Social Support: A Mental Health Caregivers Plight - Where Are Our Villages?
"Listening is a magnetic and strange thing, a creative force. The friends who listen to us are the ones we move toward. When we are listened to, it creates us, makes us unfold and expand." --Karl A. Menniger
According to an AARP report in 2015, there are 39.8 million Caregivers in the United States. Of that number there are lots of caregivers who care for loved ones with mental illnesses but what is most astounding are the possibilities of the number being greater because mental health caregivers, probably amongst many caregivers, may not come forward to say they are caregivers; worse yet are the people who are undiagnosed and an individual who's caring for them doesn't know they are a caregiver.
Of all of the caregivers who care for loved ones with long term illnesses, Mental Health Caregivers, or those who care for loved ones with a mental illness, are the least supported. Stigmas surrounding mental illness are part to blame, but as any caregiver knows many people are not quite sure how to be of support to a caregiver. Those of us who care for loved ones with a mental illness face the "disbelief" that there is even an illness, as mental illness is still viewed as an "invisible illness". Part of what makes it hard for an individual to recover from an mental illness is also part of what makes supporting a loved one with a mental illness difficult as well.
Stigmas attached to mental illness pegs it as an illness of lazy, unmotivated, and weak people who will do anything to get attention. Caregivers face scrutiny on a daily basis as they are accused of "enabling" a loved ones bad behavior or of refusing to see the "reality" of what is really happening. There are no groups of friends and neighbors lining up at our doors with food and warm blankets to wrap us up in to feel all warm, cozy, and supported. Much of what we do is in the shadows and in the recesses of lonely hallways and waiting rooms.
You Don't Always Get What You Need
Caregivers have a way with comforting, I find that a common demominator when I meet other caregivers. We listen and respond in kind. Some of us have learned to do more listening than talking because of the challenges we face in gettng others not living this "life" to understand the complex circumstances we face daily. We listen to our loved ones tell us how they feel, how they don't feel, and how we should be doing more to help them feel better, or how no one understands how they feel. By the time we get a gap in a conversation to talk about what we are feeling there is no one there to hear us.
Family and friends have tired of the constant plea for understanding. Loved ones rarely see past their own suffering or aren't capable of doing so, and every thought shared with anyone outside of our caregiving world is met with a solution, critique, or scorning. Why even try?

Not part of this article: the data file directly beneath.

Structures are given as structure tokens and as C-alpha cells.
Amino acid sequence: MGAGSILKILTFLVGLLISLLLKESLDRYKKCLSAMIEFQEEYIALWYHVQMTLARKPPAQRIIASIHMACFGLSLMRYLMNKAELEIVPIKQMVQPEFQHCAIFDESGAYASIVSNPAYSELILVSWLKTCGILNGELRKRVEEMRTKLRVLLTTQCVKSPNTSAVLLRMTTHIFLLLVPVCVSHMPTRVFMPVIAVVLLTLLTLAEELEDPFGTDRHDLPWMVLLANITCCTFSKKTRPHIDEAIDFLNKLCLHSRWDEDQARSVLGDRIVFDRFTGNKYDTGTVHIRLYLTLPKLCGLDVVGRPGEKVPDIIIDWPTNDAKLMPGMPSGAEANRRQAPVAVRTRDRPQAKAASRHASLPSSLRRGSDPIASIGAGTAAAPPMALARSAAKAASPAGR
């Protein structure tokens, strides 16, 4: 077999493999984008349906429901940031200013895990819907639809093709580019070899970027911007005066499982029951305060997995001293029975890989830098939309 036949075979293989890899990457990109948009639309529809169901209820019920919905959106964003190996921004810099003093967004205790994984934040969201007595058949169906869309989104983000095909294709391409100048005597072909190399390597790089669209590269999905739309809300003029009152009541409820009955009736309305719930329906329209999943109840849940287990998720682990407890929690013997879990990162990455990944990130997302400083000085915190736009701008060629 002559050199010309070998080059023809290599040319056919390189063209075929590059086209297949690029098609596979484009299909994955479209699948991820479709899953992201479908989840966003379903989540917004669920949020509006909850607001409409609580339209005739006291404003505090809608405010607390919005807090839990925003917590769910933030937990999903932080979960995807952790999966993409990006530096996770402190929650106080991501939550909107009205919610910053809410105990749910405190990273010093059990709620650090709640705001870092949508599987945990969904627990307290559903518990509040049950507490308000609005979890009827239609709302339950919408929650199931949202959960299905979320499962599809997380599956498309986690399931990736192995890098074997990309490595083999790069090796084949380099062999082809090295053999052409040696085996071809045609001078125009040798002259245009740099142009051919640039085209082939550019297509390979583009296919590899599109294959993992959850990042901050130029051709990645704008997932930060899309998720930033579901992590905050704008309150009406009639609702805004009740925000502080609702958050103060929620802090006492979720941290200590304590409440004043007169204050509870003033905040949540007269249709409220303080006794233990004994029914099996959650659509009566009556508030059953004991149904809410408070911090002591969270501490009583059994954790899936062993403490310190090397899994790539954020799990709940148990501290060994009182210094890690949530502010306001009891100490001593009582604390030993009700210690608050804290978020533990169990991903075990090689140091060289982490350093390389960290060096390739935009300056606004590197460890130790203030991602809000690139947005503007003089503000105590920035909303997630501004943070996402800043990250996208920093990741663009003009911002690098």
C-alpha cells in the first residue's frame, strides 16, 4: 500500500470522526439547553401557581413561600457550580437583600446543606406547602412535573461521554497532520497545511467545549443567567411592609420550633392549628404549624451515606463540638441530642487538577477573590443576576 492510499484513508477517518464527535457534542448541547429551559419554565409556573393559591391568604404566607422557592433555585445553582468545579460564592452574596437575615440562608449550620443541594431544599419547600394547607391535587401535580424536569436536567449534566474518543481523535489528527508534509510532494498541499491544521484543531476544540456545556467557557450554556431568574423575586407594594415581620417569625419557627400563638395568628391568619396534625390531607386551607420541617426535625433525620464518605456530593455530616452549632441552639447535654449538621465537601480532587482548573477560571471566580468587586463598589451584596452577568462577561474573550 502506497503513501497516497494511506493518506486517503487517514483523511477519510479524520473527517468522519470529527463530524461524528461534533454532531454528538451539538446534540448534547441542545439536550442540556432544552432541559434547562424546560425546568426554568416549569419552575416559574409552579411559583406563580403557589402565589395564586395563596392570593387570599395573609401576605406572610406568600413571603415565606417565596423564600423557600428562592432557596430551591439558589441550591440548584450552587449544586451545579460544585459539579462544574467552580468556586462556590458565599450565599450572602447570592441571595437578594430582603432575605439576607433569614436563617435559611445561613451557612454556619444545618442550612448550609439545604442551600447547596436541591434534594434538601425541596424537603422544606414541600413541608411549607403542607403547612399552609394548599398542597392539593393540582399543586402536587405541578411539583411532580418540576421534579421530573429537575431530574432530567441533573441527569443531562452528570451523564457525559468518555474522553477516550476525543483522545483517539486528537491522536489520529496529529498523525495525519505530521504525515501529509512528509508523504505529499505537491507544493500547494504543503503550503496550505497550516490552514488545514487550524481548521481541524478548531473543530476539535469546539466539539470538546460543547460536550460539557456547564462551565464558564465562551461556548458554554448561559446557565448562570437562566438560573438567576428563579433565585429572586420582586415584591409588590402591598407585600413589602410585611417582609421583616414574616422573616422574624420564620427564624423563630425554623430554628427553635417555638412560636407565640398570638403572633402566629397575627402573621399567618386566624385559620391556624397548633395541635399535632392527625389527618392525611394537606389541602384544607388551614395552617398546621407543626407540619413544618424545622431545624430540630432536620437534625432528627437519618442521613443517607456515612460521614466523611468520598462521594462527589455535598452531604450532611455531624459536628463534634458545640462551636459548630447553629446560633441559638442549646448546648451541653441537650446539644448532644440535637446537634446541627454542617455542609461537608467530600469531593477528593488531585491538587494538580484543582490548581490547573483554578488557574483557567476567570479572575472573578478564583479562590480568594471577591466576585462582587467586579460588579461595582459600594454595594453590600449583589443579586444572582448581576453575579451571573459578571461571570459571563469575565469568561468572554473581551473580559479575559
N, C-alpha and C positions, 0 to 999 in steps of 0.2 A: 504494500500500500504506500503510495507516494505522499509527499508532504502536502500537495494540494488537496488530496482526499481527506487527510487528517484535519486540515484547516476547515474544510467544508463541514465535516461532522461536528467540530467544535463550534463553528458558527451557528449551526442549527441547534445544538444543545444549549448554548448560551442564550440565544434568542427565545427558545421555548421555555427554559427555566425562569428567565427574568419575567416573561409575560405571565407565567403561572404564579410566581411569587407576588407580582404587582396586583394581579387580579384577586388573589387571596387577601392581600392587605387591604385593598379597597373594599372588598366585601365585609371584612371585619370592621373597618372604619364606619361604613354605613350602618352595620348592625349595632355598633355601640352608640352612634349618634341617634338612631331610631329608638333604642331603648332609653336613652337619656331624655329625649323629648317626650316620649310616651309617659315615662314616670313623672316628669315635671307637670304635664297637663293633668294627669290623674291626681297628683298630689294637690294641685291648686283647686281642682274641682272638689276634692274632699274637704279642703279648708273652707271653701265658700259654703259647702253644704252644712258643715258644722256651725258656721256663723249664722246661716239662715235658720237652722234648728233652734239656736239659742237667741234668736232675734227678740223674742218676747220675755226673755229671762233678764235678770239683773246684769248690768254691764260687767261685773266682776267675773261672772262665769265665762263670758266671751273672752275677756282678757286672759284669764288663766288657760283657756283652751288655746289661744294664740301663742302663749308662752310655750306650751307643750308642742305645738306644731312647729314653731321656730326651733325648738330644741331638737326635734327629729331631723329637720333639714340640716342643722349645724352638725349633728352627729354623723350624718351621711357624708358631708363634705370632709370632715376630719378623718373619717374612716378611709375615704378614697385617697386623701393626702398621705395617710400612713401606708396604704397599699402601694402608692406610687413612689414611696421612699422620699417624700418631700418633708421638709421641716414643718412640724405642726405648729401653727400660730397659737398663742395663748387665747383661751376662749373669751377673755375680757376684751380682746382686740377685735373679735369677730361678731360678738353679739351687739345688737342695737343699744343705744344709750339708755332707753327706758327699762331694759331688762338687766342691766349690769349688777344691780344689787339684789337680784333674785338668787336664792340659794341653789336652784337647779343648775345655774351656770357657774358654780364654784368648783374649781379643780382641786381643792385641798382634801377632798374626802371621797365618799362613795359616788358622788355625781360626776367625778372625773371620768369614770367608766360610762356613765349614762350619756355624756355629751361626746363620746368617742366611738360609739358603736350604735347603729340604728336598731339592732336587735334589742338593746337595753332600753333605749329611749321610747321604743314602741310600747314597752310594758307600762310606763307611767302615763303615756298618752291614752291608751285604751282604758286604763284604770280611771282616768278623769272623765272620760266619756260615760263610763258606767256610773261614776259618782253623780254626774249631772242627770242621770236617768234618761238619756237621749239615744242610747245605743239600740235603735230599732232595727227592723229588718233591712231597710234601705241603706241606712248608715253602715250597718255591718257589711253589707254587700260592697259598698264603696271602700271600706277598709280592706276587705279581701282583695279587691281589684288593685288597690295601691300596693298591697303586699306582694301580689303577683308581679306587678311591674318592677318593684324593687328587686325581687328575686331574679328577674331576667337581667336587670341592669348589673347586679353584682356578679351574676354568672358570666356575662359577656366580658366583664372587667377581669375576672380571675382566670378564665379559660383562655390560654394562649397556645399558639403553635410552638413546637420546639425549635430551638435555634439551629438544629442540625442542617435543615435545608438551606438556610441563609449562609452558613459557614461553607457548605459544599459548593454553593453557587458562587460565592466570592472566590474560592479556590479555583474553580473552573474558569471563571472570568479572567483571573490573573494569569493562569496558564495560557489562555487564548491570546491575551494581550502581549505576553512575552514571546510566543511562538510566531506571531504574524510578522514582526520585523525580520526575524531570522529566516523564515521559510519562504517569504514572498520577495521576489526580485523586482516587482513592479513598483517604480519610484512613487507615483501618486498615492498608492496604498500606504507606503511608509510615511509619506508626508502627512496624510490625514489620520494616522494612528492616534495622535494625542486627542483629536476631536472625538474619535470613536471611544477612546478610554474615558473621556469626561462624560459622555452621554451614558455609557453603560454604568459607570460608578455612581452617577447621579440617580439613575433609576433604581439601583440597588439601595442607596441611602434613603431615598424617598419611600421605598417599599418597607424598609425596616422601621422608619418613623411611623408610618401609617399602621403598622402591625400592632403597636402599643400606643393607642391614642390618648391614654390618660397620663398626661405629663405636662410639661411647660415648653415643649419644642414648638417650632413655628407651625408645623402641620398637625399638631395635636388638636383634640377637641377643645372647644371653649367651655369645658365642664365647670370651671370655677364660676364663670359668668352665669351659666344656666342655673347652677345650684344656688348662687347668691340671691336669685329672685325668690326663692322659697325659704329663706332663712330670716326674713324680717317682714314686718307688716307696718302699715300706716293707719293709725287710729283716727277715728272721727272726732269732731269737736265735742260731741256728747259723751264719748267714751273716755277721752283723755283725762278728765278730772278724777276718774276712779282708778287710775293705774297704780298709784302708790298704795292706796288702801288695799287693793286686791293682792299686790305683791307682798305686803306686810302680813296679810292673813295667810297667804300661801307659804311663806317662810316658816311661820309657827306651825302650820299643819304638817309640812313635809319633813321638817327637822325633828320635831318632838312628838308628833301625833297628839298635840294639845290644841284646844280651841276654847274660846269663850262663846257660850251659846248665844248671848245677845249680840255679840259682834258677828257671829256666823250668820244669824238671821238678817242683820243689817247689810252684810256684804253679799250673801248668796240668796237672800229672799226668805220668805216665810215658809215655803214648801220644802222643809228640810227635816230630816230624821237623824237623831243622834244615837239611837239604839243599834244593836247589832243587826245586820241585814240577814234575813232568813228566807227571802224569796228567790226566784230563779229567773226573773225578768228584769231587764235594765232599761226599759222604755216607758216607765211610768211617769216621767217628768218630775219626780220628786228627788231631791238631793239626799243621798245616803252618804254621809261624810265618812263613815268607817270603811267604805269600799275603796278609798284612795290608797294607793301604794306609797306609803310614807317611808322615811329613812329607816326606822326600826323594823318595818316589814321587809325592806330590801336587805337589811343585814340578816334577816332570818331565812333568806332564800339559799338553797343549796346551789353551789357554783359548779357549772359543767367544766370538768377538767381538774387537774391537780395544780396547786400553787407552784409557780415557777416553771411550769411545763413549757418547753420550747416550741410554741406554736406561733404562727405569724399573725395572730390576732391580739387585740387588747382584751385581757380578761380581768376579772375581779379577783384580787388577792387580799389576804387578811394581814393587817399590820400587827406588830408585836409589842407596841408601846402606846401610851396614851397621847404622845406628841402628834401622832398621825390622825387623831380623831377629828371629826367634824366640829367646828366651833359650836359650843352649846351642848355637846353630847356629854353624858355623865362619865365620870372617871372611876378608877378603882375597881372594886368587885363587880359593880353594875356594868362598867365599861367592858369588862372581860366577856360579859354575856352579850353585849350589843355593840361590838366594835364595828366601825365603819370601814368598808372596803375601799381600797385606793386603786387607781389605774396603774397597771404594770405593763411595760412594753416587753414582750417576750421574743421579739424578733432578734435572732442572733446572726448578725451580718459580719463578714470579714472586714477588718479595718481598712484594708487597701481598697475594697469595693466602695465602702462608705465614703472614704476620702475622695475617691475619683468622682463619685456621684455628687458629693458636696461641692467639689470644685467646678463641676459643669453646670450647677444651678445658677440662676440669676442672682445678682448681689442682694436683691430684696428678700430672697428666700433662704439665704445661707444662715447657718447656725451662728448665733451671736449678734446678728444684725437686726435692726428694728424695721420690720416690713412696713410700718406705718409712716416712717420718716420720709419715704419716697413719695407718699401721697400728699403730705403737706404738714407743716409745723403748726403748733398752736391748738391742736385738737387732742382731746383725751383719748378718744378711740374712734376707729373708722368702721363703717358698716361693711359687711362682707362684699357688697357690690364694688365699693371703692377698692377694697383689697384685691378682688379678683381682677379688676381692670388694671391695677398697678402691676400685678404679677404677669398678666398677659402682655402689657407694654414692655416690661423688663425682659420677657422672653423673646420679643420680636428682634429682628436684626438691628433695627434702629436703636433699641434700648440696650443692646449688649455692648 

I didn't learn the value in speaking to other caregivers until I did. Talking to other caregivers, especially those who are facing similar challenges as we are is priceless. There's no judgement, or at least there is rarely any judgement about the difficulties faced in caring for someone with a mental illness.
I can't tell you the many times I got the "God doesn't give you more than you can handle..." from family and friends or the "It will get better soon...". All of these things are true, and my faith in God, I have learned to be okay with saying it, doesn't take a hit because I'm having a difficult time at that moment.
When we are overwhelmed with the duties of caregiving a listening ear is the solution or just having someone to sit with who doesn't need the 411 or "the tea" of whats happening in our lives beause they already know what we are experiencing can be too powerful for words at times. Having a good support system in place is priceless for Mental Health Caregivers. Not having to bend to the demands others place on us with their well intended responses to what we are facing simplifies our lives. Good intentions can still hurt, and although it was "meant well" it doesn't change that what we are facing is sometimes to big to fit into words. Feeling hopeful while in the grips of hell doesn't feel possible at the very moment we are in a crisis. People wanting us to immediately look at the bright side don't understand the difficulty of seeing the bright side when what we are experiencing may defy logic.
Don't Give Up Your Village Is Out There
There is someone who will listen intently and not expect you to translate what you are experiencing into language they understand or that doesn't defy "common rationale". People who haven't experienced the effects of supporting a loved one with a mental illness sometimes can't wrap their minds around what we share. We can find ourselves feeling isolated in our feelings of anxiety, fear, frustration, and a need stay right in the "fray" of it because we understand our loved one is being tortured by their own mind and we may just be the only anchor keeping them in the world of "reality".
Talking to a trusted friend who's a great listener and doesn't always feel the need to offer you a solution or talk at you is a great way to walk through out loud what you are experiencing. Being able to share both the negative and positives of what caregiving has on your life is very important, even more important is being heard. Having friends who can process what you are telling them without judgement is important. The ability to say, "sometimes I'm scared of my loved one" without causing panic is priceless but even more valuable is a friend who will help you walk through what you are feeling first and address their concern with you about your safety after you have had time to "vent". A friend who will help you to look for resources and possibly attend a therapy session with you until you feel comfortable.